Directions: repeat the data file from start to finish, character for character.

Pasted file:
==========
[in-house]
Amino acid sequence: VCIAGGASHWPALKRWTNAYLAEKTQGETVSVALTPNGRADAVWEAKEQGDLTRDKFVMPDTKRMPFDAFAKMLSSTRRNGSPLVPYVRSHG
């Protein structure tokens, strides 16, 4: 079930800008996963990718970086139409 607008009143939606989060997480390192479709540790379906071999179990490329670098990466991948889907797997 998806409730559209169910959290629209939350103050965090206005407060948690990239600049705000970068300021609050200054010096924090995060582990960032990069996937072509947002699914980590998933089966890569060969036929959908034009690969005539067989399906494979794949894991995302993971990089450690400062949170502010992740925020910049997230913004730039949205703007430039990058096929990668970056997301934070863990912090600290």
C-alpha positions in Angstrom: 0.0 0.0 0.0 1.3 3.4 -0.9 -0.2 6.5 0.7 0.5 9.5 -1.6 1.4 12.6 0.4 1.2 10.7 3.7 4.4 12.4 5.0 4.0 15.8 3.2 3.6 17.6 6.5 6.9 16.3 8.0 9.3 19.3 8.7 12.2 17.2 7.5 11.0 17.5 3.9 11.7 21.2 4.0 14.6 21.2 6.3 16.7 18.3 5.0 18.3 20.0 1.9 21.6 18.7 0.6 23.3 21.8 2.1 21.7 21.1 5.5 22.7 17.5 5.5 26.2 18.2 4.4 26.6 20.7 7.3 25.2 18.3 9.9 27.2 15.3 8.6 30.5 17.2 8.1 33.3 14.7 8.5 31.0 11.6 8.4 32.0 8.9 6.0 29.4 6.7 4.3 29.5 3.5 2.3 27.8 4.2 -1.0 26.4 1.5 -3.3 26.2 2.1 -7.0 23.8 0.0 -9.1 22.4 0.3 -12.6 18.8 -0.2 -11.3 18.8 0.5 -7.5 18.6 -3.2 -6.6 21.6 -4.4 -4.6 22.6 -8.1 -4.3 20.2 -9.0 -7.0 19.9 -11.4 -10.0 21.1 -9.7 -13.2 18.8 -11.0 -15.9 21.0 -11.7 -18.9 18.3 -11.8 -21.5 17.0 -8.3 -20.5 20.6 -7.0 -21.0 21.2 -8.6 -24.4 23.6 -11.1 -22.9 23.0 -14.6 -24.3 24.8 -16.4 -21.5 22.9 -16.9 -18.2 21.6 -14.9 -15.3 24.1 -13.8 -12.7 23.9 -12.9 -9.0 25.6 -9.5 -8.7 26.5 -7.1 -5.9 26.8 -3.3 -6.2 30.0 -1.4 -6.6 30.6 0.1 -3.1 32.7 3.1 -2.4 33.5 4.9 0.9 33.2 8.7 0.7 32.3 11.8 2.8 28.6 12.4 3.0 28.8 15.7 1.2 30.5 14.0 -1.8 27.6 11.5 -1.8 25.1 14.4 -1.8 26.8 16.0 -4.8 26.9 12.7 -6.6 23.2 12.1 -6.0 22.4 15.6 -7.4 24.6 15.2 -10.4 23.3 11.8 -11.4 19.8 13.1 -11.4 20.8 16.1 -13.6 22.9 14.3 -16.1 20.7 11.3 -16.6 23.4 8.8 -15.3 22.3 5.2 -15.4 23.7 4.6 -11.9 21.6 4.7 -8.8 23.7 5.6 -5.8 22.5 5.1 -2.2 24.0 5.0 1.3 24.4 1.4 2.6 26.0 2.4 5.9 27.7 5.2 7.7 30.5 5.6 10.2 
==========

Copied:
[in-house]
Amino acid sequence: VCIAGGASHWPALKRWTNAYLAEKTQGETVSVALTPNGRADAVWEAKEQGDLTRDKFVMPDTKRMPFDAFAKMLSSTRRNGSPLVPYVRSHG
């Protein structure tokens, strides 16, 4: 079930800008996963990718970086139409 607008009143939606989060997480390192479709540790379906071999179990490329670098990466991948889907797997 998806409730559209169910959290629209939350103050965090206005407060948690990239600049705000970068300021609050200054010096924090995060582990960032990069996937072509947002699914980590998933089966890569060969036929959908034009690969005539067989399906494979794949894991995302993971990089450690400062949170502010992740925020910049997230913004730039949205703007430039990058096929990668970056997301934070863990912090600290």
C-alpha positions in Angstrom: 0.0 0.0 0.0 1.3 3.4 -0.9 -0.2 6.5 0.7 0.5 9.5 -1.6 1.4 12.6 0.4 1.2 10.7 3.7 4.4 12.4 5.0 4.0 15.8 3.2 3.6 17.6 6.5 6.9 16.3 8.0 9.3 19.3 8.7 12.2 17.2 7.5 11.0 17.5 3.9 11.7 21.2 4.0 14.6 21.2 6.3 16.7 18.3 5.0 18.3 20.0 1.9 21.6 18.7 0.6 23.3 21.8 2.1 21.7 21.1 5.5 22.7 17.5 5.5 26.2 18.2 4.4 26.6 20.7 7.3 25.2 18.3 9.9 27.2 15.3 8.6 30.5 17.2 8.1 33.3 14.7 8.5 31.0 11.6 8.4 32.0 8.9 6.0 29.4 6.7 4.3 29.5 3.5 2.3 27.8 4.2 -1.0 26.4 1.5 -3.3 26.2 2.1 -7.0 23.8 0.0 -9.1 22.4 0.3 -12.6 18.8 -0.2 -11.3 18.8 0.5 -7.5 18.6 -3.2 -6.6 21.6 -4.4 -4.6 22.6 -8.1 -4.3 20.2 -9.0 -7.0 19.9 -11.4 -10.0 21.1 -9.7 -13.2 18.8 -11.0 -15.9 21.0 -11.7 -18.9 18.3 -11.8 -21.5 17.0 -8.3 -20.5 20.6 -7.0 -21.0 21.2 -8.6 -24.4 23.6 -11.1 -22.9 23.0 -14.6 -24.3 24.8 -16.4 -21.5 22.9 -16.9 -18.2 21.6 -14.9 -15.3 24.1 -13.8 -12.7 23.9 -12.9 -9.0 25.6 -9.5 -8.7 26.5 -7.1 -5.9 26.8 -3.3 -6.2 30.0 -1.4 -6.6 30.6 0.1 -3.1 32.7 3.1 -2.4 33.5 4.9 0.9 33.2 8.7 0.7 32.3 11.8 2.8 28.6 12.4 3.0 28.8 15.7 1.2 30.5 14.0 -1.8 27.6 11.5 -1.8 25.1 14.4 -1.8 26.8 16.0 -4.8 26.9 12.7 -6.6 23.2 12.1 -6.0 22.4 15.6 -7.4 24.6 15.2 -10.4 23.3 11.8 -11.4 19.8 13.1 -11.4 20.8 16.1 -13.6 22.9 14.3 -16.1 20.7 11.3 -16.6 23.4 8.8 -15.3 22.3 5.2 -15.4 23.7 4.6 -11.9 21.6 4.7 -8.8 23.7 5.6 -5.8 22.5 5.1 -2.2 24.0 5.0 1.3 24.4 1.4 2.6 26.0 2.4 5.9 27.7 5.2 7.7 30.5 5.6 10.2 